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I discovered that the following HTML code does not work on Android (it will only use the default font: Droid Sans. On desktop it is working as expected.

<p style='font-family: "Droid Sans",sans-serif;'>vând whisky și tequila, preț fix.</p>
<p style='font-family: "Droid Sans Mono",monospace;'>vând whisky și tequila, preț fix.</p>
<p style='font-family: "Droid Serif",serif;'>vând whisky și tequila, preț fix.</p>
share|improve this question

It seems Android only recognizes family names defined in system_fonts.xml (fonts.xml up to gingerbread). E.g. to get Droid Serif you're suppossed to write the generic serif. See this answer for details.

Oh, and there is a quirk with 'Droid Sans': that one name is in the config since 4.0 but the .ttf is a symlink to Roboto.

<speculation> I can see how early in Android's life someone said "we're only going to have three fonts so it's better if developers only use generic names, that way we can always replace them" </speculation>

But it's unfortunate. There are many reasons why the actual font you'll get might be different:

  • Before 4.0 you get the Droid family, after you get the Roboto family.
  • Firefox is bundling Open Sans and Charis SIL and using those instead.
  • Manufacturers might replace the 3 fonts with their own. EDIT: I can't find any confirmation this actually happens.

In all these situations it'd be nice if I could reference a specific font by actual name in my font stack. Alas, I can't.

share|improve this answer

You probably don't have an @font-face declaration for the other typefaces in your css. I imagine you only have one for Droid Sans. You need one for each typeface. For example, in your css you should have:

@font-face {
    font-family: 'DroidSans';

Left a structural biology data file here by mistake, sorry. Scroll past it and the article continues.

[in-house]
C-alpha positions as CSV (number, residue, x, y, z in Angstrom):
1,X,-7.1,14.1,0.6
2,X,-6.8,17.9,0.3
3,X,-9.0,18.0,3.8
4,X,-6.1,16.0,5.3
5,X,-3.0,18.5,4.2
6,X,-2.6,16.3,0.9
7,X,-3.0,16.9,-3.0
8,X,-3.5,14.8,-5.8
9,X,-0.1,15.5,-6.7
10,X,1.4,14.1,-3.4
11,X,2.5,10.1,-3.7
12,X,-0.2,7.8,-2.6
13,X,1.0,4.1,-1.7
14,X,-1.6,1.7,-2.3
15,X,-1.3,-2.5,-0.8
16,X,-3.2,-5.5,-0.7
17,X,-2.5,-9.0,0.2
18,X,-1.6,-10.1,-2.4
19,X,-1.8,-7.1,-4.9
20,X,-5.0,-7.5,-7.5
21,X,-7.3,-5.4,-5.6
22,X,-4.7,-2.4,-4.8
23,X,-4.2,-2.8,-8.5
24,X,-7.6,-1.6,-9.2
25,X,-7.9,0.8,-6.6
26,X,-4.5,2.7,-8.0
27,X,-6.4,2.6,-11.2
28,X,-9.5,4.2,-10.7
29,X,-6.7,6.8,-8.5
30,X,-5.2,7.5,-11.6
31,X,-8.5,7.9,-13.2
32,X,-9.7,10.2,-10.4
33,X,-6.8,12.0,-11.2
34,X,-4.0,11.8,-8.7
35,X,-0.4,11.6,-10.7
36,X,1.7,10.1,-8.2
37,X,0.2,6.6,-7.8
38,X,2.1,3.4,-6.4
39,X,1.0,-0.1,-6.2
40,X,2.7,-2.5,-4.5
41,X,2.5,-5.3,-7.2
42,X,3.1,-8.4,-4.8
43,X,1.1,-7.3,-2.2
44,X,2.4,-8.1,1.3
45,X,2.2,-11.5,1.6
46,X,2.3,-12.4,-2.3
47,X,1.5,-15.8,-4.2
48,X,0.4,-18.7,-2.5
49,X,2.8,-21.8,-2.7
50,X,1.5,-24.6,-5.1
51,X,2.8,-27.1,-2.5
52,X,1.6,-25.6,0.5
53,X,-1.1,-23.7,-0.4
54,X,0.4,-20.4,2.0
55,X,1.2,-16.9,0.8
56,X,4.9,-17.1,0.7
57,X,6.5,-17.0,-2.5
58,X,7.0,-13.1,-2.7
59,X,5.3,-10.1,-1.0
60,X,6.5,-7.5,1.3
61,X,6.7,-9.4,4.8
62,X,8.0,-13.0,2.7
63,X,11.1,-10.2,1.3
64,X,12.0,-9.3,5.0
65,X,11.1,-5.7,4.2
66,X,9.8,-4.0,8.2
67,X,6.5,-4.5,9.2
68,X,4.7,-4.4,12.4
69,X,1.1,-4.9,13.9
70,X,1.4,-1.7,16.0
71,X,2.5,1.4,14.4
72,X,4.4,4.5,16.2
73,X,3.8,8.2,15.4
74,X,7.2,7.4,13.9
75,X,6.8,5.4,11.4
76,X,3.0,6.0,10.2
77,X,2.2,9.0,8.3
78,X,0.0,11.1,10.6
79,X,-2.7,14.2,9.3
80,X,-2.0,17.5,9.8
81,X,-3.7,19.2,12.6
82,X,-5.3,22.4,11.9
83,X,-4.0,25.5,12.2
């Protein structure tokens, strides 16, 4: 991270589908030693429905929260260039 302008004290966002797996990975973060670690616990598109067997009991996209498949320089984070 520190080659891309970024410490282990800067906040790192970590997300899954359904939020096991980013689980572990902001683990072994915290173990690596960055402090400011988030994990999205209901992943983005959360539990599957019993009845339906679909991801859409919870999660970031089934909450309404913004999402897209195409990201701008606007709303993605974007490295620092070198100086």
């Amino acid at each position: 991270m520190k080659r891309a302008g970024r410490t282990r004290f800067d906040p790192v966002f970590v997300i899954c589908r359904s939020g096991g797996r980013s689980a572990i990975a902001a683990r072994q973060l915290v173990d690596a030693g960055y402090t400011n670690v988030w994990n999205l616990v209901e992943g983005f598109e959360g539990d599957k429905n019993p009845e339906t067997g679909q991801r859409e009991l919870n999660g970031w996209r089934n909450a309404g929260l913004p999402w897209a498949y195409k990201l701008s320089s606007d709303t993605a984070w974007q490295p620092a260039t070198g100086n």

src: url('font/DroidSans-webfont.eot?') format('eot'),
         url('font/DroidSans-webfont.woff') format('woff'),
         url('font/DroidSans-webfont.ttf') format('truetype'),
         url('font/DroidSans-webfont.svg#webfontw7zqO19G') format('svg');
    font-weight: normal;
    font-style: normal;

}

@font-face {
    font-family: 'DroidSansMono';
    src: url('font/DroidSans-Mono-webfont.eot?') format('eot'),
         url('font/DroidSans-Mono-webfont.woff') format('woff'),
         url('font/DroidSans-Mono-webfont.ttf') format('truetype'),
         url('font/DroidSans-Mono-webfont.svg#webfontSOhoM6aS') format('svg');
    font-weight: normal;
    font-style: normal;

}

@font-face {
    font-family: 'DroidSerif';
    src: url('font/DroidSerif-webfont.eot?') format('eot'),
         url('font/DroidSerif-webfont.woff') format('woff'),
         url('font/DroidSerif-webfont.ttf') format('truetype'),
         url('font/DroidSerif-webfont.svg#webfontw7zqO19G') format('svg');
    font-weight: normal;
    font-style: normal;

}

And then in your code, your font-family should be the same as those you declared in the css above (i.e. font-family: 'Droid Sans'; is not the same as font-family: 'DroidSans')

<p style='font-family: "DroidSans",sans-serif;'>vând whisky și tequila, preț fix.</p>
<p style='font-family: "DroidSansMono",monospace;'>vând whisky și tequila, preț fix.</p>
<p style='font-family: "DroidSerif",serif;'>vând whisky și tequila, preț fix.</p>

Try it and see how you get on.

share|improve this answer
    
By the way, you'll also need to make sure you have the correct fonts in the css. In the example above, all the font files should be in a sub-directory of the css called 'fonts'. – tadywankenobi Feb 23 '11 at 10:22
4  
I'm not trying to use custom fonts, only the ones provided by the browser. – sorin Feb 24 '11 at 16:34
    
@tadywankenobi, the Android tag is not there because of the fonts ;) – SparK Mar 18 '13 at 16:37

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